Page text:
We all know we should be saving for retirement. But, according to EBRI’s 2020 Retirement Confidence Survey, many Americans aren’t prepared. In fact, 71 percent of respondents said they plan to work in retirement! Of course, life gets in the way of taking action, and retirement seems so far off. But whether or not you’re prepared, it will be time to retire before you know it. Read on for 10 reasons to make saving for retirement a priority today.
- Social security may not be enough.
Many Americans still believe that social security benefits will cover all of their expenses in retirement. Unfortunately, that’s no longer a safe assumption. The Social Security Board of
Trustees recently reported that social security reserves will be exhausted by 2034. The reality is that you’ll likely need to tap into personal savings to help fund your retirement—social security benefits alone won’t be enough.
- We’re living longer.
Thanks to medical advances, people are living longer than ever, and it’s not unrealistic to expect that your retirement could span 20 to 30 years. This means you’ll need a substantial nest egg to ensure that you don’t outlive your savings.
- Your retirement savings belong to you.
The money you contribute to an employer-sponsored retirement plan, such as a 401(k), is yours, even when you switch jobs. You can take your contributions with you and roll them over to your new employer’s 401(k) plan or into an IRA.
- Saving can be easier than you think.
Simply select the amount you wish to save each pay period, and your employer will automatically deduct the amount from your paycheck and deposit it into a retirement savings vehicle that
you choose. Why not make your financial future a priority by paying yourself first?
- There are tax advantages to be had.
When you participate in a 401(k) plan, your contributions are taken out of your pay before taxes, helping reduce your taxable income. Plus, your contributions will grow tax-deferred.
- Time works for you.
By saving in a retirement account, you can potentially reap the benefits of compound growth, generating earnings on both the original amount you invest and the reinvested income. Additionally, you’ll potentially benefit from dollar-cost averaging, which, over time, can lower the overall cost per share for your investments.*
- You can afford it.
Saving a few extra dollars a week now can translate into a lot more during retirement. Try skipping dinner out once a week and save the cash instead. It’ll be money well saved instead of spent!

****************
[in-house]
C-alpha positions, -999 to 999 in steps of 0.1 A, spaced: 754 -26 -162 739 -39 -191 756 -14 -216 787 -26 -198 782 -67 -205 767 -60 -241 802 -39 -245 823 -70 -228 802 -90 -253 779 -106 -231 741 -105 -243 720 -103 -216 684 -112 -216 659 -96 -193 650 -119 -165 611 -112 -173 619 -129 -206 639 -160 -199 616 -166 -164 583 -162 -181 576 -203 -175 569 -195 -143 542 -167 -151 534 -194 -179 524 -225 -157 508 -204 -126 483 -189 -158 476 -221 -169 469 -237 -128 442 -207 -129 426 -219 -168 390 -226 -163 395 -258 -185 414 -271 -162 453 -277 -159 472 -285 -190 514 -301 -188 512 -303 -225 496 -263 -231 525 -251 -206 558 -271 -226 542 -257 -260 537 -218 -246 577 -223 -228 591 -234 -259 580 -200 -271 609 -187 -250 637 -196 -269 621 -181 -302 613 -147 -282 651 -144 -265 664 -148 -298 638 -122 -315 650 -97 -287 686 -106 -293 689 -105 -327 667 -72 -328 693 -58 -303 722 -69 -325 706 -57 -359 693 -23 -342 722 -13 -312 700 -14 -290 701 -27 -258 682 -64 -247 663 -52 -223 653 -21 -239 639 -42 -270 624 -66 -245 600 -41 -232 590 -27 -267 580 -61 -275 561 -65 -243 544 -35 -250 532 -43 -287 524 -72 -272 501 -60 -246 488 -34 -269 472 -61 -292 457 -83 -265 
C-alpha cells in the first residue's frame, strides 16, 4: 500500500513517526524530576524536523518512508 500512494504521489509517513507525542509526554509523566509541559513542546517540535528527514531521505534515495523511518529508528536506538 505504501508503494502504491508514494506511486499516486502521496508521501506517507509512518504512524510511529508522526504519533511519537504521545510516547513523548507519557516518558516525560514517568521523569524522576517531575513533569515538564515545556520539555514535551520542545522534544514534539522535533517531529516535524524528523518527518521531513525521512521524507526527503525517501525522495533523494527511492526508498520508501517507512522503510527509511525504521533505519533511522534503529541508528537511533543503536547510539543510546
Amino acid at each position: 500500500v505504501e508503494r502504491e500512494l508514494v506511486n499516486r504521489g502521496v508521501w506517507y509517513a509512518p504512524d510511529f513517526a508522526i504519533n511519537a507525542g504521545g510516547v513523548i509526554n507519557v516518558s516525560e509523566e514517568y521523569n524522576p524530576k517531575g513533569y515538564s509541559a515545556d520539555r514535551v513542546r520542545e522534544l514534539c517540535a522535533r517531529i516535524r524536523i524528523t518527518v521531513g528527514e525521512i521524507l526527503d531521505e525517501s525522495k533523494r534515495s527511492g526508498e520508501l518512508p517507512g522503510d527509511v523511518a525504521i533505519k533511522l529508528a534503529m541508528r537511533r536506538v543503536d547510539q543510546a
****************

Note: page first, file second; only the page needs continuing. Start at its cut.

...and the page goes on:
- You may not be able to save later.
No one knows what the future holds. We hope that we can count on our careers and continued good health. But life can throw us unexpected curveballs, such as being laid off or, worse, diagnosed with a debilitating disease. It’s wise to be proactive and start building your retirement nest egg while you can.
- You won’t want to burden your family.
Preparing for retirement now can go a long way toward remaining independent in the future. One of the greatest gifts you can give your family is relieving them of the burden of having to care for you in old age. What’s more, being financially prepared may allow you to retire worry-free and focus on the things you enjoy doing most.
- You’ll likely regret it if you don’t.
Let your guilt guide you! You know you should be saving for retirement; it’s just a matter of overcoming the minor obstacles in your way. Let guilt be the motivator that propels you to take action and start saving. You don’t want to find yourself at age 60 with little in savings, wondering when—and if—you’ll actually be able to retire.
Remember, saving for your retirement is your responsibility. If you haven’t begun to save, start now. And if you’re already saving, see if you can find ways to save more. No matter how committed you’ve been in the past, you can start building a more financially secure retirement today.
Interested in learning more about saving and planning for retirement? Schedule an Introductory Call with the KFP team!
* Please keep in mind that dollar-cost averaging does not protect against a loss in declining markets. Since such a plan involves continuous investments in securities regardless of market conditions, you should consider your financial ability to continue such purchases through periods of fluctuating price levels.